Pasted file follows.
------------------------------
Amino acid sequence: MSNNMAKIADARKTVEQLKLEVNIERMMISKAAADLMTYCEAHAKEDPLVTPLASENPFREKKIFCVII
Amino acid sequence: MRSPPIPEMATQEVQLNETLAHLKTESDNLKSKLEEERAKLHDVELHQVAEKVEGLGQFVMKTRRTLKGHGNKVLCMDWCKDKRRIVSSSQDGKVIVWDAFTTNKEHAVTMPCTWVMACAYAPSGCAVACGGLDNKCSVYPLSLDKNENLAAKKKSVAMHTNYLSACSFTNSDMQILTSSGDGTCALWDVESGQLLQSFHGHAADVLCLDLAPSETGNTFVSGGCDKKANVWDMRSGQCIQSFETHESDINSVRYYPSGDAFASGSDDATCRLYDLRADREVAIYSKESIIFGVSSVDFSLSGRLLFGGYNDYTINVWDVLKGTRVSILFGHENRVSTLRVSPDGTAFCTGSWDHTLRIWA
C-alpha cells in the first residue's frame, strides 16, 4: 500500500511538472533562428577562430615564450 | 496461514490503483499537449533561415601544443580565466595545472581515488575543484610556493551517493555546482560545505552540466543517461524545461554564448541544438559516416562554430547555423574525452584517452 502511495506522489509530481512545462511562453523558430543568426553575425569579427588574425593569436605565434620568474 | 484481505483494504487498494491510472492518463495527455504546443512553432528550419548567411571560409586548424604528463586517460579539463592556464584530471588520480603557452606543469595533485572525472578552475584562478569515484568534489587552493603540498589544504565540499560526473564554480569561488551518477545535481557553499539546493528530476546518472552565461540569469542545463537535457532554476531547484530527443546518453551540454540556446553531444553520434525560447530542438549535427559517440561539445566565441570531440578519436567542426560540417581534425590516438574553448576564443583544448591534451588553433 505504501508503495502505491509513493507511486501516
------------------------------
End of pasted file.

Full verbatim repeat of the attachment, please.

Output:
Amino acid sequence: MSNNMAKIADARKTVEQLKLEVNIERMMISKAAADLMTYCEAHAKEDPLVTPLASENPFREKKIFCVII
Amino acid sequence: MRSPPIPEMATQEVQLNETLAHLKTESDNLKSKLEEERAKLHDVELHQVAEKVEGLGQFVMKTRRTLKGHGNKVLCMDWCKDKRRIVSSSQDGKVIVWDAFTTNKEHAVTMPCTWVMACAYAPSGCAVACGGLDNKCSVYPLSLDKNENLAAKKKSVAMHTNYLSACSFTNSDMQILTSSGDGTCALWDVESGQLLQSFHGHAADVLCLDLAPSETGNTFVSGGCDKKANVWDMRSGQCIQSFETHESDINSVRYYPSGDAFASGSDDATCRLYDLRADREVAIYSKESIIFGVSSVDFSLSGRLLFGGYNDYTINVWDVLKGTRVSILFGHENRVSTLRVSPDGTAFCTGSWDHTLRIWA
C-alpha cells in the first residue's frame, strides 16, 4: 500500500511538472533562428577562430615564450 | 496461514490503483499537449533561415601544443580565466595545472581515488575543484610556493551517493555546482560545505552540466543517461524545461554564448541544438559516416562554430547555423574525452584517452 502511495506522489509530481512545462511562453523558430543568426553575425569579427588574425593569436605565434620568474 | 484481505483494504487498494491510472492518463495527455504546443512553432528550419548567411571560409586548424604528463586517460579539463592556464584530471588520480603557452606543469595533485572525472578552475584562478569515484568534489587552493603540498589544504565540499560526473564554480569561488551518477545535481557553499539546493528530476546518472552565461540569469542545463537535457532554476531547484530527443546518453551540454540556446553531444553520434525560447530542438549535427559517440561539445566565441570531440578519436567542426560540417581534425590516438574553448576564443583544448591534451588553433 505504501508503495502505491509513493507511486501516